Developments in 3D Geo-Information Sciences

  • Tijs Neutens
  • Philippe Maeyer
Book

Part of the Lecture Notes in Geoinformation and Cartography book series (LNGC)

Table of contents

  1. Front Matter
    Pages 1-12
  2. Pawel Boguslawski, Christopher Gold
    Pages 1-16
  3. Benjamin Hagedorn, Dieter Hildebrandt, Jürgen Döllner
    Pages 33-51
  4. Eric Janssens–Coron, Jacynthe Pouliot, Bernard Moulin, Alfonso Rivera
    Pages 71-91
  5. Sudarshan Karki, Rod Thompson, Kevin McDougall
    Pages 92-122
  6. Ivin Amri Musliman, Behnam Alizadehashrafi, Tet-Khuan Chen, Alias Abdul-Rahman
    Pages 157-180
  7. Kristien Ooms, Philippe De Maeyer, Tijs Neutens
    Pages 181-199
  8. Izham Mohamad Yusoff, Muhamad Uznir Ujang, Alias Abdul Rahman
    Pages 200-219

About this book

Introduction

Realistically representing our three-dimensional world has been the subject of many (philosophical) discussions since ancient times. While the recognition of the globular shape of the Earth goes back to Pythagoras’ statements of the sixth century B. C. , the two-dimensional, circular depiction of the Earth’s surface has remained prevailing and also dominated the art of painting until the late Middle Ages. Given the immature technological means, objects on the Earth’s surface were often represented in academic and technical disciplines by two-dimensional cross-sections oriented along combinations of three mutually perpendicular directions. As soon as computer science evolved, scientists have steadily been improving the three-dimensional representation of the Earth and developed techniques to analyze the many natural processes and phenomena taking part on its surface. Both computer aided design (CAD) and geographical information systems (GIS) have been developed in parallel during the last three decades. While the former concentrates more on the detailed design of geometric models of object shapes, the latter emphasizes the topological relationships between geographical objects and analysis of spatial patterns. Nonetheless, this distinction has become increasingly blurred and both approaches have been integrated into commercial software packages. In recent years, an active line of inquiry has emerged along the junctures of CAD and GIS, viz. 3D geoinformation science. Studies along this line have recently made significant inroads in terms of 3D modeling and data acquisition.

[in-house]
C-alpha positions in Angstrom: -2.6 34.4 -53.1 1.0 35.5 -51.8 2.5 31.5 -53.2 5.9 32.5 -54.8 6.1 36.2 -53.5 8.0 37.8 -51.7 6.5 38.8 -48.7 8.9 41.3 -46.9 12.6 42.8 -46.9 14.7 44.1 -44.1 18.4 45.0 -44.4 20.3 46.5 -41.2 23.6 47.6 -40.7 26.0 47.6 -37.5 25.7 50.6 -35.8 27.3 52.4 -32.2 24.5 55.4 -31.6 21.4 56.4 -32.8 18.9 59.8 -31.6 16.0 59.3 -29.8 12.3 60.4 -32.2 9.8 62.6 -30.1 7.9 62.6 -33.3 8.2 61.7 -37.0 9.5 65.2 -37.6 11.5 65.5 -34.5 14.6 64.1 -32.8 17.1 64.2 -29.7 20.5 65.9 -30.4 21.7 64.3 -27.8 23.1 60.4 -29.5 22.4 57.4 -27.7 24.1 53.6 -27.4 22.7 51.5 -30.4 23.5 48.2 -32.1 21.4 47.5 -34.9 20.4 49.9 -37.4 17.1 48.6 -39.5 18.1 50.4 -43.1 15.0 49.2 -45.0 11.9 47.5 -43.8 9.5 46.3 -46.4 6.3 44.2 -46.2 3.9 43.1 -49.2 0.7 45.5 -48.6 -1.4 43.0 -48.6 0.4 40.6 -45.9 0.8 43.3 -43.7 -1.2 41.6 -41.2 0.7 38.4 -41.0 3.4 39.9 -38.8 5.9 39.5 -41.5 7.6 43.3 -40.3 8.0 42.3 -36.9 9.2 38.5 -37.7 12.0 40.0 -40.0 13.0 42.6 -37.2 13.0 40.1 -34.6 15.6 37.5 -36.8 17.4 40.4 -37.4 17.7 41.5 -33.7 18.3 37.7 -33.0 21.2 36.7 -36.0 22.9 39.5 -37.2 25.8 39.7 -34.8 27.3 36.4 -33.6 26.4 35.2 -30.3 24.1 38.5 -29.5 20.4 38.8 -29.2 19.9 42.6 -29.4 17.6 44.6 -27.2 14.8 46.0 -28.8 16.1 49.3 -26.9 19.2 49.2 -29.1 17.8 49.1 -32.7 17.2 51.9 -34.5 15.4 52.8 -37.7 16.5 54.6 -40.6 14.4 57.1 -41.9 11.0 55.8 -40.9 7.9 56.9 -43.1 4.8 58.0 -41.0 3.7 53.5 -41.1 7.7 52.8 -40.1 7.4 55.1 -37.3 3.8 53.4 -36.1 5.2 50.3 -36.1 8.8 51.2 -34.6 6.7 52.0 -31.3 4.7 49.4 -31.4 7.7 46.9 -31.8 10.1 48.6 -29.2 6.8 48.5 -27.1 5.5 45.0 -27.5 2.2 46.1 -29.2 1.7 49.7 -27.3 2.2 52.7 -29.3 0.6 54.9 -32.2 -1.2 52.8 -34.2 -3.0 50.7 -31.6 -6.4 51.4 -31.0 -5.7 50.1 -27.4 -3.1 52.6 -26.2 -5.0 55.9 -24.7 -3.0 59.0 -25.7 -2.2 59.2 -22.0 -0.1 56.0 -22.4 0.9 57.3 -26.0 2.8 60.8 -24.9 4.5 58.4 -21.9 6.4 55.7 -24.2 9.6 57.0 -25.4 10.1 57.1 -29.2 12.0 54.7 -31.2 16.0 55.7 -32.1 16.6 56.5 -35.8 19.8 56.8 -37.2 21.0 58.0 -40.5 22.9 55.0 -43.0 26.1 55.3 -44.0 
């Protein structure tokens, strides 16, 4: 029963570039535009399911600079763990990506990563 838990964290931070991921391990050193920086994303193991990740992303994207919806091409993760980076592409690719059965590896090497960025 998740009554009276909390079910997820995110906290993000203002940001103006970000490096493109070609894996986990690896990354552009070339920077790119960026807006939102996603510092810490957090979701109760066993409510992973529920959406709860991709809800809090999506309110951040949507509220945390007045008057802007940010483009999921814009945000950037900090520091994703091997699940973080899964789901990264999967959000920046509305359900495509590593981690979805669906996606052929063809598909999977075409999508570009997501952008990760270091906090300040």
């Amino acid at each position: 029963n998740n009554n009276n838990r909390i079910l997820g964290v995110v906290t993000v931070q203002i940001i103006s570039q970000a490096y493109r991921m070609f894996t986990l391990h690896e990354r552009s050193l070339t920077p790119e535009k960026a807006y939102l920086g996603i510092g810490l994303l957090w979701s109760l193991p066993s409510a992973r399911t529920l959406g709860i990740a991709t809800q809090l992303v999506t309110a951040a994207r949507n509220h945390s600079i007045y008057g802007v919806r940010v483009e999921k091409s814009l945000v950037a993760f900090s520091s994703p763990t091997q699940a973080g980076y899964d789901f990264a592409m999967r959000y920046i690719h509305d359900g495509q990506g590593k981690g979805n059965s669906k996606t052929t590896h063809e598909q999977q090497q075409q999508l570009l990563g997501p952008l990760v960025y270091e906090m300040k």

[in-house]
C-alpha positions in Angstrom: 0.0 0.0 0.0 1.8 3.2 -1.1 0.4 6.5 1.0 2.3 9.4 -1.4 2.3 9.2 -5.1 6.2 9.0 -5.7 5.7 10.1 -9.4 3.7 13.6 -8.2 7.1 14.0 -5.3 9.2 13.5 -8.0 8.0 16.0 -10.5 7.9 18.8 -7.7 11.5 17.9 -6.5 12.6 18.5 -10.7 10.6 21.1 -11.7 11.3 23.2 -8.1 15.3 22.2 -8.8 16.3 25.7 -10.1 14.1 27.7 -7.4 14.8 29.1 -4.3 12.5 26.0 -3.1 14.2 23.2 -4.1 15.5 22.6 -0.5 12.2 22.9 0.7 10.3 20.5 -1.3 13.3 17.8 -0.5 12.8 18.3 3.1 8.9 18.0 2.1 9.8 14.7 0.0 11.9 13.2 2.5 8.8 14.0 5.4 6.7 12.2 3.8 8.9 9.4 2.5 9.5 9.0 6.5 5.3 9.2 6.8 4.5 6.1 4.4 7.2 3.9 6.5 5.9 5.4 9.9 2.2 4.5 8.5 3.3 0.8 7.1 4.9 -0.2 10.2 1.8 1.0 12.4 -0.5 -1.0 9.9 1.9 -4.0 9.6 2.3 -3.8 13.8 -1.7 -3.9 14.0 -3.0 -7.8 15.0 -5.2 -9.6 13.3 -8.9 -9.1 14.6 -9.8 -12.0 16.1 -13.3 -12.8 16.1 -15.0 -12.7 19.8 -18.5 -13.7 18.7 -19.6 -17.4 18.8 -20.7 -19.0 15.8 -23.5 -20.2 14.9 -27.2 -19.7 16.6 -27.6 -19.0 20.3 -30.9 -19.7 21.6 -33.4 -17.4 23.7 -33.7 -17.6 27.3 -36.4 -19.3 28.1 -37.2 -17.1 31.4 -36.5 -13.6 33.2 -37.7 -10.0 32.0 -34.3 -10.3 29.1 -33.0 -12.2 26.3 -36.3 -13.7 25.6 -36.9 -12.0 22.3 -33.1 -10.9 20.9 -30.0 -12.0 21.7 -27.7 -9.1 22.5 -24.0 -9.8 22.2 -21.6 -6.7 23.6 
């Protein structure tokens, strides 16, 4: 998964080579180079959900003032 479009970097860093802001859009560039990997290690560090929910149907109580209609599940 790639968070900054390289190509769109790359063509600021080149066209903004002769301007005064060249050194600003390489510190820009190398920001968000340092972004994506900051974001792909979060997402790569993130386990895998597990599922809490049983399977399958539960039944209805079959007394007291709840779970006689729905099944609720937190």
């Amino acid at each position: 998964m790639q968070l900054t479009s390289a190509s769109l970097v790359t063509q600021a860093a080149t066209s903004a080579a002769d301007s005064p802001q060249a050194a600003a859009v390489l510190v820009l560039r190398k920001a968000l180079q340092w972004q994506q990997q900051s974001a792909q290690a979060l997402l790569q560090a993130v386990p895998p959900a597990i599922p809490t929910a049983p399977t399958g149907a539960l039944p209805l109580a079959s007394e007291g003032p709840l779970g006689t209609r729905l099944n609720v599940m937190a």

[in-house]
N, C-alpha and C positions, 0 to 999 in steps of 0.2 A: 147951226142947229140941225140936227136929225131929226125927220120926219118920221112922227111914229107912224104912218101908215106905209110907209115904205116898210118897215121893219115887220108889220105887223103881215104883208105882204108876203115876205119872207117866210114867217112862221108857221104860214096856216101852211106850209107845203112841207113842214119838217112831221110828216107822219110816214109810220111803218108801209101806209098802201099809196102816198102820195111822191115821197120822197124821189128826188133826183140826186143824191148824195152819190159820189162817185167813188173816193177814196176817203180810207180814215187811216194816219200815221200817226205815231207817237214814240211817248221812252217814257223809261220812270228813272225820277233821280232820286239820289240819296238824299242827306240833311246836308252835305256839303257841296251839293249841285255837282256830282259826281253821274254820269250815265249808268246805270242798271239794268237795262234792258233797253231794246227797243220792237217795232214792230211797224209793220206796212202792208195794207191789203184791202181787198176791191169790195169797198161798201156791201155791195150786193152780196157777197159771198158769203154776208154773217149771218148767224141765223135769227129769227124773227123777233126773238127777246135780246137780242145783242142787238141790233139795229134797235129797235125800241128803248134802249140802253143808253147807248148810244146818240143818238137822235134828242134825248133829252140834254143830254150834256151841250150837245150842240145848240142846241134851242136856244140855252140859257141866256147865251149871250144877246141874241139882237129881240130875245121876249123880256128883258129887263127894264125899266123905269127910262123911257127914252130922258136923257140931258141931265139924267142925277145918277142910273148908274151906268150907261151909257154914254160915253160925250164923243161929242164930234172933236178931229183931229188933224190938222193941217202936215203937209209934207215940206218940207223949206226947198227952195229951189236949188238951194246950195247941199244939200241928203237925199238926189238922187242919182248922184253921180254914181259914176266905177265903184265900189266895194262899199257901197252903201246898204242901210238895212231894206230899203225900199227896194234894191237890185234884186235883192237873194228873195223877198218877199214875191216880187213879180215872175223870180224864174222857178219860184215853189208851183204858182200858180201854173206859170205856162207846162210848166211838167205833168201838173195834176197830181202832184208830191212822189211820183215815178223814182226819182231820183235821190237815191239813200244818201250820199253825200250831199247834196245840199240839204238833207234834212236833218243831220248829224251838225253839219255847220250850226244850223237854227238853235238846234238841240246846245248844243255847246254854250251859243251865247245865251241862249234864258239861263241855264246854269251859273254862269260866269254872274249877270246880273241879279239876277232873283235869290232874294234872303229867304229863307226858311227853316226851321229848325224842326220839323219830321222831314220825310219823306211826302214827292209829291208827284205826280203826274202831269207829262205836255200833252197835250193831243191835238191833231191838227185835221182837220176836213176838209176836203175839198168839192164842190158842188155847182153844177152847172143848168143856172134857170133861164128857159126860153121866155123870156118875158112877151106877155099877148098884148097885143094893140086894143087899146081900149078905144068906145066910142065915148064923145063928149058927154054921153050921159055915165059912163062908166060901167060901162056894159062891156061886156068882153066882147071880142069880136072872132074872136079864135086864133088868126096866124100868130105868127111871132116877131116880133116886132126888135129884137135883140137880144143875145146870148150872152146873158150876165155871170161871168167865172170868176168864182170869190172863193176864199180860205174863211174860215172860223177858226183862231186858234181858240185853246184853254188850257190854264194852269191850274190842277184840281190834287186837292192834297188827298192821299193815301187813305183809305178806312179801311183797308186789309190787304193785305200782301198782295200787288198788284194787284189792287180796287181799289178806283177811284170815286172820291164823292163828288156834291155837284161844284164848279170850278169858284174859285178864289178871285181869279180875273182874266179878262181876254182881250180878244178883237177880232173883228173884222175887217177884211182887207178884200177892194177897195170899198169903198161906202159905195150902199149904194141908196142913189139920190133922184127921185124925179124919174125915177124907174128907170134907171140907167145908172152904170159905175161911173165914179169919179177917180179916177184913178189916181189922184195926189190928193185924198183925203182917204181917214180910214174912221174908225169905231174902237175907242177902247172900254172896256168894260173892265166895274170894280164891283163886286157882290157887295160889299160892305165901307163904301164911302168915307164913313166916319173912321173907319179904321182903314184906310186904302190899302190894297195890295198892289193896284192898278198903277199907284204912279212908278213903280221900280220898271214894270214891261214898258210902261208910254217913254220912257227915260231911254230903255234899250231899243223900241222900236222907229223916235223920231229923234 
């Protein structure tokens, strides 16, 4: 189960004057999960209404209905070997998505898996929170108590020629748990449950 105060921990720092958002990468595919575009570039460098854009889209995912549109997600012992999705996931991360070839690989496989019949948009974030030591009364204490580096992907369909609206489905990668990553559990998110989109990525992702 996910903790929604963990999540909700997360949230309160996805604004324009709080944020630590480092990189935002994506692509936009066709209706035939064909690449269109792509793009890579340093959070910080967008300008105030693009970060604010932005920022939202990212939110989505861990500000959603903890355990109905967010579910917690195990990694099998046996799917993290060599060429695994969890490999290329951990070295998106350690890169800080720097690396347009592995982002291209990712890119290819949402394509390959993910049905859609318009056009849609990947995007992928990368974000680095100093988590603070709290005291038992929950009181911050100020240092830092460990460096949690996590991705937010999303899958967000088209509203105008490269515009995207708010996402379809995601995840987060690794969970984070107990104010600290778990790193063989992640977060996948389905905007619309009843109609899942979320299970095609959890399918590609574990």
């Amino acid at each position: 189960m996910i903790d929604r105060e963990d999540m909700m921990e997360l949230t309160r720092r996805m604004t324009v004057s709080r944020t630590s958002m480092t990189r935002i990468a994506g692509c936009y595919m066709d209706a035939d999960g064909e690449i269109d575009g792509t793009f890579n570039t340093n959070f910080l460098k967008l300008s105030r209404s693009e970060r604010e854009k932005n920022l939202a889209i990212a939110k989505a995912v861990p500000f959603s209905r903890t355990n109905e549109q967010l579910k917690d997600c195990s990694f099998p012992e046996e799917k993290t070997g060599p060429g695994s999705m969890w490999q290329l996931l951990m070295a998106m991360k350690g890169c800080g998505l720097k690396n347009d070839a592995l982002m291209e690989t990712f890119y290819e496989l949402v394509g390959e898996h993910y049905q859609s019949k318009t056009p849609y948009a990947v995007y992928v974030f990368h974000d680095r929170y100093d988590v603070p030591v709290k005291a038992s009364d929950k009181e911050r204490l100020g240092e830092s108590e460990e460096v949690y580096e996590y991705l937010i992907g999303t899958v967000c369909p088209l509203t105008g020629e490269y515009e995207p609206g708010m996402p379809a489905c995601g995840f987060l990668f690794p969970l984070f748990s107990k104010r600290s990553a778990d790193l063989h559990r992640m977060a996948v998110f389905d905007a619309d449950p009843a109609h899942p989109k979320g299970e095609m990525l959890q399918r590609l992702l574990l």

Keywords

3D Applications 3D Data Modelling 3D Geo-DBMS 3D Spatial Analysis Cadastre Geoinformation Geoinformationssysteme Virtual Environments

Editors and affiliations

  • Tijs Neutens
    • 1
  • Philippe Maeyer
    • 2
  1. 1.Dept. GeographyUniversity of GhentGentBelgium
  2. 2.Dept. GeographyUniversity of GhentGentBelgium

Bibliographic information

  • DOI https://doi.org/10.1007/978-3-642-04791-6
  • Copyright Information Springer-Verlag Berlin Heidelberg 2010
  • Publisher Name Springer, Berlin, Heidelberg
  • eBook Packages Earth and Environmental Science
  • Print ISBN 978-3-642-04790-9
  • Online ISBN 978-3-642-04791-6
  • Series Print ISSN 1863-2246
  • Series Online ISSN 1863-2351
  • About this book